I have loved words and written in one form or another most of my life. What felt like a small, isolated world became rich and full of grand adventures on the page.
My early experiences were in making up stories for the lives of my dolls and the make-believe places that they lived. I would take inspiration from the books I read and create an entirely new story.
Somehow, putting those words down on paper made them feel more real.
I was in Junior High when my English teacher asked if I wanted to write a short article for our school newspaper. Even though I was writing in my diary almost daily, it never occurred to me to write something that someone else would read. The thought terrified me.
With a lot of help and encouragement I wrote about some of the civil rights events that were going on at the time. What I realized was that writing it down and sharing it helped me release some of the anxiety I was feeling.
Over the years, I continued to write – diaries, journals, short stories and even the beginning of what I thought might turn into a book someday. I didn’t want to share any of that, those were my deepest thoughts and feelings.
Writing gave me the confidence to express my true self without worrying about criticism or praise. I was able to let my feelings flow from the pen to the paper, and it always felt like a relief to let it out.
Over time, I found that writing had become my pleasure as well as my personal therapy. Everything I was feeling – happy or sad, went on the page. Sometimes it was just a scribbled note while I was sitting at the doctor’s office. Anything to just get it out of my head.
As I began to share some of my writing with my family and friends, I received a mixed response. Some offered support and others were very critical. Neither felt satisfying. Going through that made me think about why I was really doing this. Did I want acceptance and acknowledgement? Or did I just want the outlet?
Like anything else, I needed to try some things on to see what felt right. For me, writing was a very personal expression and I learned that if I would just do what made me happy, that was all I needed.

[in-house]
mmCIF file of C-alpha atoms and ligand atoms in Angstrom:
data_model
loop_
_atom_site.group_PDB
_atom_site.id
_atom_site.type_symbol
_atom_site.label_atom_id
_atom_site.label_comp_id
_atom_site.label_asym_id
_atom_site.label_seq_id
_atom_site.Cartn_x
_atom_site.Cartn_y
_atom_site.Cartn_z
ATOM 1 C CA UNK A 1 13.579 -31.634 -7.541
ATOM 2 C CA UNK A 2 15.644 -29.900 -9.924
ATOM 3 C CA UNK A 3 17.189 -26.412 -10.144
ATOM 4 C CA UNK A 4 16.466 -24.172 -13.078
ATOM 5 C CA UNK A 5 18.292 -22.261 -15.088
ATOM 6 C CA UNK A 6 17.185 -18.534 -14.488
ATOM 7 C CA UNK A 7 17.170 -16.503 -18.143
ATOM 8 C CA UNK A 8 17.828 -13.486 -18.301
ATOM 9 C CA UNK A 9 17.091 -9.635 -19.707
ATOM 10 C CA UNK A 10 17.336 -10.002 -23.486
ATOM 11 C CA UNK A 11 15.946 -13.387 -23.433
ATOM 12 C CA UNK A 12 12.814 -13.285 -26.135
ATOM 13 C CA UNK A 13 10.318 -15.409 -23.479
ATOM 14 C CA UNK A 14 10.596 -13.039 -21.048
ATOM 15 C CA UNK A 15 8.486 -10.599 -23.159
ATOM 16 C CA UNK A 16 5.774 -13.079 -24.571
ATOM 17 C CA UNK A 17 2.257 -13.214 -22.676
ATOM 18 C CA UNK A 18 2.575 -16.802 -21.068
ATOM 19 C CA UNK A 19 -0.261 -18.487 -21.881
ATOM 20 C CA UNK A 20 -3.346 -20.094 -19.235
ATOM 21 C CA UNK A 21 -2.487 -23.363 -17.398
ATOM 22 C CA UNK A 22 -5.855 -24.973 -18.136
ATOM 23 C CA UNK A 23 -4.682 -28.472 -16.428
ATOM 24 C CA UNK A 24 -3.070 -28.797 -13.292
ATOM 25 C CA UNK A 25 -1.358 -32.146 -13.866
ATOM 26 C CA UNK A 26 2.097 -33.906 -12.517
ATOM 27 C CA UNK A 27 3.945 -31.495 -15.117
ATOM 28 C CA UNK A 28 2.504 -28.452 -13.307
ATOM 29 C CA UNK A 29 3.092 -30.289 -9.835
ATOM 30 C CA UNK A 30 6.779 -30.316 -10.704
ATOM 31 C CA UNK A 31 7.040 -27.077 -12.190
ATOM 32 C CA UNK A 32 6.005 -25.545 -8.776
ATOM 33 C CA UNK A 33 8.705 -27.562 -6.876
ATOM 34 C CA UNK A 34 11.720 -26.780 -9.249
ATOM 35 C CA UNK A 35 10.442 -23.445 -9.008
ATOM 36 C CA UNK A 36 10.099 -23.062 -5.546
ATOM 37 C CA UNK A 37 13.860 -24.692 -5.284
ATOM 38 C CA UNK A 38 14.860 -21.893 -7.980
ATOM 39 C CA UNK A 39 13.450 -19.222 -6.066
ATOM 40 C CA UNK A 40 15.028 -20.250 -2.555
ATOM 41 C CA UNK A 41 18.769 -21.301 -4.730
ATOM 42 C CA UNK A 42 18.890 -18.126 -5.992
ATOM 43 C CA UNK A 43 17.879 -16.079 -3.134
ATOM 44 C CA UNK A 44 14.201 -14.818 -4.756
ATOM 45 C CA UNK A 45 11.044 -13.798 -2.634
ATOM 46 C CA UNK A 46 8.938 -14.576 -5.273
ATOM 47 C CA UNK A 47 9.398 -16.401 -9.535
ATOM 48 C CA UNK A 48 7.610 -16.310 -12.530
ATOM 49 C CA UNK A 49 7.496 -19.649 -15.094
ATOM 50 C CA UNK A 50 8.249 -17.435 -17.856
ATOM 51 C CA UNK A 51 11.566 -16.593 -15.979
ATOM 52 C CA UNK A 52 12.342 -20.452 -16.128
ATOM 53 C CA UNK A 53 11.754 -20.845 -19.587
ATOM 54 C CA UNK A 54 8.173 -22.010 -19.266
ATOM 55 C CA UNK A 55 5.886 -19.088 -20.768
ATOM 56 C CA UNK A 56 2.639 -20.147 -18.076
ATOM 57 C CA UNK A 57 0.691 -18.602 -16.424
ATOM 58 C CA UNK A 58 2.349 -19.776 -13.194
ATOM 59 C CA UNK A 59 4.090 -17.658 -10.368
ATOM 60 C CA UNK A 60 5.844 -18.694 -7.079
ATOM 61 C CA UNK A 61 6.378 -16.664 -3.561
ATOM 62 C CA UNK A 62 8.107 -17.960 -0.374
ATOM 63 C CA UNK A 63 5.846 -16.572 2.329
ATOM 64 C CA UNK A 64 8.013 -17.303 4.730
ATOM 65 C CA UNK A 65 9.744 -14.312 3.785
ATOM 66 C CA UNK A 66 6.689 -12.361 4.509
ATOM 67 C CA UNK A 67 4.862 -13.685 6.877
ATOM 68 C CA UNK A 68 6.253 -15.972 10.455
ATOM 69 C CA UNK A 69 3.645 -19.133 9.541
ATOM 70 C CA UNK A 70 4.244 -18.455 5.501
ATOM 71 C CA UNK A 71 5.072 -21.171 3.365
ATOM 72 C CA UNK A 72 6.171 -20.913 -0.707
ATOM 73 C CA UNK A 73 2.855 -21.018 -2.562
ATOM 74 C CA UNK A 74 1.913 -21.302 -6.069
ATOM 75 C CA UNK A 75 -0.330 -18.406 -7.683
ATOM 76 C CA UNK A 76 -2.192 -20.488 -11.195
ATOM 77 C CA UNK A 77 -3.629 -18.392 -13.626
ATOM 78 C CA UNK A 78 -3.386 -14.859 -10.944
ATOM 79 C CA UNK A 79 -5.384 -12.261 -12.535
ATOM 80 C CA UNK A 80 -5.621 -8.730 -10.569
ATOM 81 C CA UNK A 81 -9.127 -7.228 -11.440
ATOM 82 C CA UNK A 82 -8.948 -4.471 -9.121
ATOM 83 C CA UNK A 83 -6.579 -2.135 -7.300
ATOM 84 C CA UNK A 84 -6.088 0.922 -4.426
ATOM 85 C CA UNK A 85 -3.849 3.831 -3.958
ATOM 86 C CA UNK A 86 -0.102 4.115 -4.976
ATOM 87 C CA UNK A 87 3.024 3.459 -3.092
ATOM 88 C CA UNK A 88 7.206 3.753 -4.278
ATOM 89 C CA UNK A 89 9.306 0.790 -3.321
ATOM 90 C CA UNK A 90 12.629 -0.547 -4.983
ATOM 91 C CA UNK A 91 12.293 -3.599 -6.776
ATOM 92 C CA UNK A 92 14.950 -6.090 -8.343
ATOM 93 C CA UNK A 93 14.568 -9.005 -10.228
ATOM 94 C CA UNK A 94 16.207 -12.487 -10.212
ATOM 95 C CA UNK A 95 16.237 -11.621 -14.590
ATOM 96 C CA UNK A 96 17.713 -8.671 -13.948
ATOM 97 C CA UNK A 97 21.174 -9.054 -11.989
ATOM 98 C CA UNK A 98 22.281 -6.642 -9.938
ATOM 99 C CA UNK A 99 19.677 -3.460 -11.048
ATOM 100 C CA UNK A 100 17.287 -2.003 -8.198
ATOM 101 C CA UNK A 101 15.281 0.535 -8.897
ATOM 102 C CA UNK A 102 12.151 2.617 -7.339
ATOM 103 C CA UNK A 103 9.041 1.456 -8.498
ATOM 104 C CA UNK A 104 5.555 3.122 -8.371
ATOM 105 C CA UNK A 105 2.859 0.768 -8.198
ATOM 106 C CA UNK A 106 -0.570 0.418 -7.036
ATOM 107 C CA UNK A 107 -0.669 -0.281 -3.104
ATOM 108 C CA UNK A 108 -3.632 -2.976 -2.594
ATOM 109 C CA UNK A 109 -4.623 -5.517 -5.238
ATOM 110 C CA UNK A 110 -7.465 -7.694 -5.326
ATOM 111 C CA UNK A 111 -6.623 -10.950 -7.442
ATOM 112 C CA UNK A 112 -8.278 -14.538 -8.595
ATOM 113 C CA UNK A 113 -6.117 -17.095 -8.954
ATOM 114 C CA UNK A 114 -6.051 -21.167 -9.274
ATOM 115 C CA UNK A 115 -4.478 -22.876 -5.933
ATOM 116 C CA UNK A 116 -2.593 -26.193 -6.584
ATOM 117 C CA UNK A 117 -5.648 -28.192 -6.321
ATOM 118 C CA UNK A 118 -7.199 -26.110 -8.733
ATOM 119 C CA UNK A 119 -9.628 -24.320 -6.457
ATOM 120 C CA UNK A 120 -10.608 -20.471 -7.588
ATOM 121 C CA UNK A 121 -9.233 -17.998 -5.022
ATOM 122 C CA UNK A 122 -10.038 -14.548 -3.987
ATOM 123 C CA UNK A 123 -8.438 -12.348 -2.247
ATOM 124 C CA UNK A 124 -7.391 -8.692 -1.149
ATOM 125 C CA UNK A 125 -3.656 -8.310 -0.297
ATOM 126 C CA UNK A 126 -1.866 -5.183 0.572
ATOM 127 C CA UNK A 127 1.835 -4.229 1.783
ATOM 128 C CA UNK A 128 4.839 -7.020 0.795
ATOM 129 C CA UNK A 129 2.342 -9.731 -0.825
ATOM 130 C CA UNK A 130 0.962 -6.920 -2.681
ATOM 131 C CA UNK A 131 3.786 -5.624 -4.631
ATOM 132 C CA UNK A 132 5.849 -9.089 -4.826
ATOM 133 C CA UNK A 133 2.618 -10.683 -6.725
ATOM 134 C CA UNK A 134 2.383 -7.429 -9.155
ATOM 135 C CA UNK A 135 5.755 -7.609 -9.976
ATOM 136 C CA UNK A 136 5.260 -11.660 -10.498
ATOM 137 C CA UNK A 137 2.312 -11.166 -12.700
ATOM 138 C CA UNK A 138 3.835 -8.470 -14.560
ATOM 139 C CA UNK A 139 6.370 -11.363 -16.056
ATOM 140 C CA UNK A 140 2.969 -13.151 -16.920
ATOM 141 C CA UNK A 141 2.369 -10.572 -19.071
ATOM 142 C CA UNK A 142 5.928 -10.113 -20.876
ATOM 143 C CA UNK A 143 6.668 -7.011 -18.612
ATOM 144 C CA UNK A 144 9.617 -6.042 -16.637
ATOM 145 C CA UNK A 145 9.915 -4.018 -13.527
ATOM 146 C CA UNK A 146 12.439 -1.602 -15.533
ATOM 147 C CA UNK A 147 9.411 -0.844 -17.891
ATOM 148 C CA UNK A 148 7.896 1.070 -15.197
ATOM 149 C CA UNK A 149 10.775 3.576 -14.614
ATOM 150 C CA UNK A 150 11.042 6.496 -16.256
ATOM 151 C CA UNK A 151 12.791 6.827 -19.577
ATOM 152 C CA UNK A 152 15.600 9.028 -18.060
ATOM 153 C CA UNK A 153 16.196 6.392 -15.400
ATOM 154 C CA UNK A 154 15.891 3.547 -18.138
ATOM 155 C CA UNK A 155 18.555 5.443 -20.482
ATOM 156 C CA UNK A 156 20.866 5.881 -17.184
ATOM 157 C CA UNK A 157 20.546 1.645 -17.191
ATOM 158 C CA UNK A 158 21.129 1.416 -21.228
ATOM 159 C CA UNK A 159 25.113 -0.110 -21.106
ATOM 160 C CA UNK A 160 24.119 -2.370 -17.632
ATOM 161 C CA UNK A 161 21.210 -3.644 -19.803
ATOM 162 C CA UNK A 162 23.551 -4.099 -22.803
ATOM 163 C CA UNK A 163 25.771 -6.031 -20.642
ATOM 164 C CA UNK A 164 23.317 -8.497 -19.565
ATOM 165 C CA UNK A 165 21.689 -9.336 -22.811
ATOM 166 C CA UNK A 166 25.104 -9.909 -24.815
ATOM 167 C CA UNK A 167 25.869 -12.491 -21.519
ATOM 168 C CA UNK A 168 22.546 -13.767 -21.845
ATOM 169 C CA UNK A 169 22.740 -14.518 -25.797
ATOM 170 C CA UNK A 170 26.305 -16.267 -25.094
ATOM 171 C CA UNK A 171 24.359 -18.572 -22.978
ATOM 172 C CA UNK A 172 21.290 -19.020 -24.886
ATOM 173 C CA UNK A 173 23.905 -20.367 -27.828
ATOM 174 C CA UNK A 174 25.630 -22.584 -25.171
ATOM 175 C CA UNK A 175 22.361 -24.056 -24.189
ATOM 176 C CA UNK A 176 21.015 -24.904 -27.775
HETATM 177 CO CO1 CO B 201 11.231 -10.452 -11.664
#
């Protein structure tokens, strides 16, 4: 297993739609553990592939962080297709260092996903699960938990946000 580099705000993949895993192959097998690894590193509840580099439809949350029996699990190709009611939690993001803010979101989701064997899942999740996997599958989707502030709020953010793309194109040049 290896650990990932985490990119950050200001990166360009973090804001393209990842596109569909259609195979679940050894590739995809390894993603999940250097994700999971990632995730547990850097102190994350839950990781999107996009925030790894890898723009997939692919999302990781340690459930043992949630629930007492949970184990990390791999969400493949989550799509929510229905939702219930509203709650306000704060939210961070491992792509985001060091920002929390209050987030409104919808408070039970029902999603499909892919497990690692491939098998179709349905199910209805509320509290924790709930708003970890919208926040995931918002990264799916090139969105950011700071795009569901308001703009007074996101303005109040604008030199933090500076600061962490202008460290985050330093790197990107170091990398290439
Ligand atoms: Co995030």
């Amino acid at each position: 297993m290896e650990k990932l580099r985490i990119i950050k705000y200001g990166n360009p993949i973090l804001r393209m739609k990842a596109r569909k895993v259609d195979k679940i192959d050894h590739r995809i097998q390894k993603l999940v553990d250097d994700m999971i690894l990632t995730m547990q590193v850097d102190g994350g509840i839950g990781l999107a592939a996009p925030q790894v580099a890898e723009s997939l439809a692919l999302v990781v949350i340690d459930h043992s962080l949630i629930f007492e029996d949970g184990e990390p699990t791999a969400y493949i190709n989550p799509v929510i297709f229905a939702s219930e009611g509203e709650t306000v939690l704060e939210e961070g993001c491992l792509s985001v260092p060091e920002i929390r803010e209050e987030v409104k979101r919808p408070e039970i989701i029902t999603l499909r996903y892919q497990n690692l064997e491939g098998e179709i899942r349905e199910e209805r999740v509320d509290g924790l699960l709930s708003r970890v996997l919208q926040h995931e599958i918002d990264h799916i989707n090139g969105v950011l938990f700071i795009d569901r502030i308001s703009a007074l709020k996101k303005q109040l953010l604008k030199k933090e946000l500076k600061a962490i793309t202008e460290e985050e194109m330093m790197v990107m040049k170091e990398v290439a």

I didn’t want to write for a living, or be a famous novelist – I just wanted to write whatever I wanted, whenever I wanted.
Ten years ago, my daughter suggested that I start a blog. It sounded interesting but I had a lot of apprehension about sharing anything publicly on the internet.
I was such a private person that I wasn’t even using social media yet. After giving it some thought, I decided to dip my toes in to see what it felt like.
Blogger.com offered a free, easy way to get started, so I decided to give it a try. If I didn’t like it, I could just stop and take the blog down.
At first, I published very short, generic thoughts and comments. I had always written long-hand, so I was pleasantly surprised at how much I liked this new electronic format.
I liked that I could see what posts people were reading and where they were from. It fascinated me that I could connect with people all over the world through my simple blog.
As I became more comfortable with this new medium, I explored some of the avenues that were available. I could write reviews of products and services, articles for magazines, even eBooks if I wanted to. The internet provided so many resources, the options were endless.
Then I saw a post asking for guest bloggers with Sixty and Me. I wondered if this was something I could do. It was an opportunity for me to write about issues that mattered to me and share it with a community of people my own age.
I appreciated the different topics and viewpoints on the website and decided this was something I wanted to do. That was six years ago, and it has been such a wonderful experience.
What was important to me was to continue to stay true to myself. I found my voice in the world, and now it’s all about enjoying the journey.
Do you like to write? What is your favorite medium? Do you want to be published or are you happy just doing it for yourself? Share your stories and join the conversation.